Pharmaceutical industry sees upside when government expands drug procurement

By Justine Irish D. Tabile, Reporter

PHARMACEUTICAL companies are pinning their hopes on an expansion in government drug procurement under universal healthcare, the Philippine Pharmaceutical Manufacturers Association (PPMA) said.

PPMA President Higinio P. Porte, Jr. told reporters late Monday that Philippine manufacturers command only a 5% share in government procurement, underperforming their 40% share of drug output.

According to the Roadmap of the Philippine Pharmaceutical Industry, domestic drug output and its share of government procurement is targeted to increase to 60% and 50%, respectively, in the next six to 10 years.

“There is a big opportunity in the implementation of the universal healthcare program because right now, the medicines that are covered are only for inpatient users,” Mr. Porte said.

“The Department of Health (DoH) is planning to implement, I hope by next year, an outpatient drug benefit initiative aligned with universal healthcare,” he said.

He said that the initiative will present the domestic drug industry with opportunities to participate in bids to supply National Government or local government hospitals.

Currently, medicines subject to centralized procurement by the DoH do not include cardiometabolic medicines, which are procured by each local government unit.

To realize the full potential of the initiative in making local manufacturers more competitive, Mr. Porte said that the industry association is pushing for pooled procurement.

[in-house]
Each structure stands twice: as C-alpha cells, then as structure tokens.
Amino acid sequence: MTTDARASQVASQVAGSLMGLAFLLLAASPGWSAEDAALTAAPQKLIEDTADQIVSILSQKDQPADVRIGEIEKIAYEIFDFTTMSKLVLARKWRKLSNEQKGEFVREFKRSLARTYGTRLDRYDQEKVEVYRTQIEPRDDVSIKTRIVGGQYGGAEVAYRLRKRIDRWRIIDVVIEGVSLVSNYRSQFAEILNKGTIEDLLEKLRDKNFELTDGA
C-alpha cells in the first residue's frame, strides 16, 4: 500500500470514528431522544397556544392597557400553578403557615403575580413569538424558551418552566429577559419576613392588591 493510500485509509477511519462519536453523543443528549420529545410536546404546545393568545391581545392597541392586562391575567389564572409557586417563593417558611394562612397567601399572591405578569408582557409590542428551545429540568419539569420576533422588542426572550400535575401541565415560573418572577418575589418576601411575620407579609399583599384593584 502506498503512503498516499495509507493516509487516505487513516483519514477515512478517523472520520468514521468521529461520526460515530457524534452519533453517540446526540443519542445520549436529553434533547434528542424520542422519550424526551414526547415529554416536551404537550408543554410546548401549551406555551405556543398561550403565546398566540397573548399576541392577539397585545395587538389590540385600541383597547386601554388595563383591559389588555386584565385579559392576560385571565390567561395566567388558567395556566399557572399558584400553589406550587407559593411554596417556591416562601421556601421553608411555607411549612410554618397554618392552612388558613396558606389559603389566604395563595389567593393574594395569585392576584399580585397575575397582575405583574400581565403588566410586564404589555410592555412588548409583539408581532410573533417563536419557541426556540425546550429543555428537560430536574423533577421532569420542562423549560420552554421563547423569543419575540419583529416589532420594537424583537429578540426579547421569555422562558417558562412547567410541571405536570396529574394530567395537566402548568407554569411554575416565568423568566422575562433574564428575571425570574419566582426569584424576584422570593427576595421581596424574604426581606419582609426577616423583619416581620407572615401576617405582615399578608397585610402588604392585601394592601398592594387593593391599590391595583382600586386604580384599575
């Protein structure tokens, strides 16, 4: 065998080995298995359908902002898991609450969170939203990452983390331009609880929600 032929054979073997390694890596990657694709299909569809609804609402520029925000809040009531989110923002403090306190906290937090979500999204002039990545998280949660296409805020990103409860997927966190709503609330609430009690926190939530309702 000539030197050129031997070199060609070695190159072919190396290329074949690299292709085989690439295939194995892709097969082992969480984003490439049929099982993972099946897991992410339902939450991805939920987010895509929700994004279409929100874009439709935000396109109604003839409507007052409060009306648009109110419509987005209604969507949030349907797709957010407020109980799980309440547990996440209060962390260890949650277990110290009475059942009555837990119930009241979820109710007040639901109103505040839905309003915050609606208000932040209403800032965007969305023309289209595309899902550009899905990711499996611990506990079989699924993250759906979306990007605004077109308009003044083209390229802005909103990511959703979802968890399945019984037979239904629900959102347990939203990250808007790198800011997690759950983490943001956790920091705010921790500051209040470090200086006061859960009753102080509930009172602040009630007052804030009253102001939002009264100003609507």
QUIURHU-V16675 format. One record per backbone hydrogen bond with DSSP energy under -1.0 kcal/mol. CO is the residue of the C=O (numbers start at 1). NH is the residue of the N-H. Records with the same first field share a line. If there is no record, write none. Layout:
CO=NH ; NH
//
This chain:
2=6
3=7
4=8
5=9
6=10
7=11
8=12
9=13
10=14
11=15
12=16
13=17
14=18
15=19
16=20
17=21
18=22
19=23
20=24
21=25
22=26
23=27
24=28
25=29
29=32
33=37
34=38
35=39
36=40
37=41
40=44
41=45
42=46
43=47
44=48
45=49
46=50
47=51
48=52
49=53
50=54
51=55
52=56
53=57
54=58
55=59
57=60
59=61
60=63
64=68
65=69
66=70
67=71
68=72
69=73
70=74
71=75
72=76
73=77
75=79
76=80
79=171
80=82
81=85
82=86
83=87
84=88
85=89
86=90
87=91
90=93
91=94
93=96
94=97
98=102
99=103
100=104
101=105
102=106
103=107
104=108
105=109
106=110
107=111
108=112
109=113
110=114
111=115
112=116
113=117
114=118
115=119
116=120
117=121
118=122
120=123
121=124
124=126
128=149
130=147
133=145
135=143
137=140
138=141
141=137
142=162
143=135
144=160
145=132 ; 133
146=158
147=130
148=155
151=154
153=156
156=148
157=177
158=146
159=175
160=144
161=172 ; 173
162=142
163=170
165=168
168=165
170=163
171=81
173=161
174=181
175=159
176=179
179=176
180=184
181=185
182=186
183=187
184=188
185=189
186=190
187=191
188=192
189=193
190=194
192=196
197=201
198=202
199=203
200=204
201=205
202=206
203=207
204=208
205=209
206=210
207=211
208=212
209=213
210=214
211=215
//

“If the government is able to pool everything, the local manufacturer will be more competitive because it will supply in large batch sizes,” he said.

At the moment, he said that the PPMA is working with the DoH on the centralized procurement of anti-tuberculosis and anti-HIV medicines, which they plan to expand to include cardiometabolic drug products.

In 2023, the pharmaceutical market was valued at P270 billion, which he said will grow if domestic manufacturers can bid to supply the outpatient drug benefit program.

“There is a big opportunity in the next 10 years because the government will have a big budget for the procurement of medicines,” he said.

“And that is the opportunity that we want to take, for the local manufacturers to bid to meet the government requirement and to supply the drug stores that will be accredited later on by the DoH for the outpatient drug benefit,” he added.

Under the outpatient drug benefit, the DoH will be setting aside P9,000 per individual annually. 

“So, you can just imagine if 10 million Filipinos can access that; that’s P90 billion… The industry’s opportunity is in collaborating with big drug stores so domestic manufacturers will supply them instead of importers,” he added.

However, he said that a challenge remains — imported medicines are much cheaper due to lower manufacturing costs.

“We are proposing the implementation of the Pharmaceutical Inspection Cooperation Scheme (PICS). Once the Philippines becomes PICS-accredited, that will require all imported medicine to be PICS-certified as well” to address any doubts about their quality, he said.

“That is the problem in our regulations: the FDA can inspect local manufacturers at any time, whereas they are not able to inspect international manufacturers,” he added.

He said that manufacturers in the Philippines have been setting aside 80% of their investment in upgrading their facilities to comply with international standards.

“That is the first reason why our products in the Philippines are more pricey compared to when DoH sources the medicines in India and China, which are really cheaper but not at par in quality,” he said.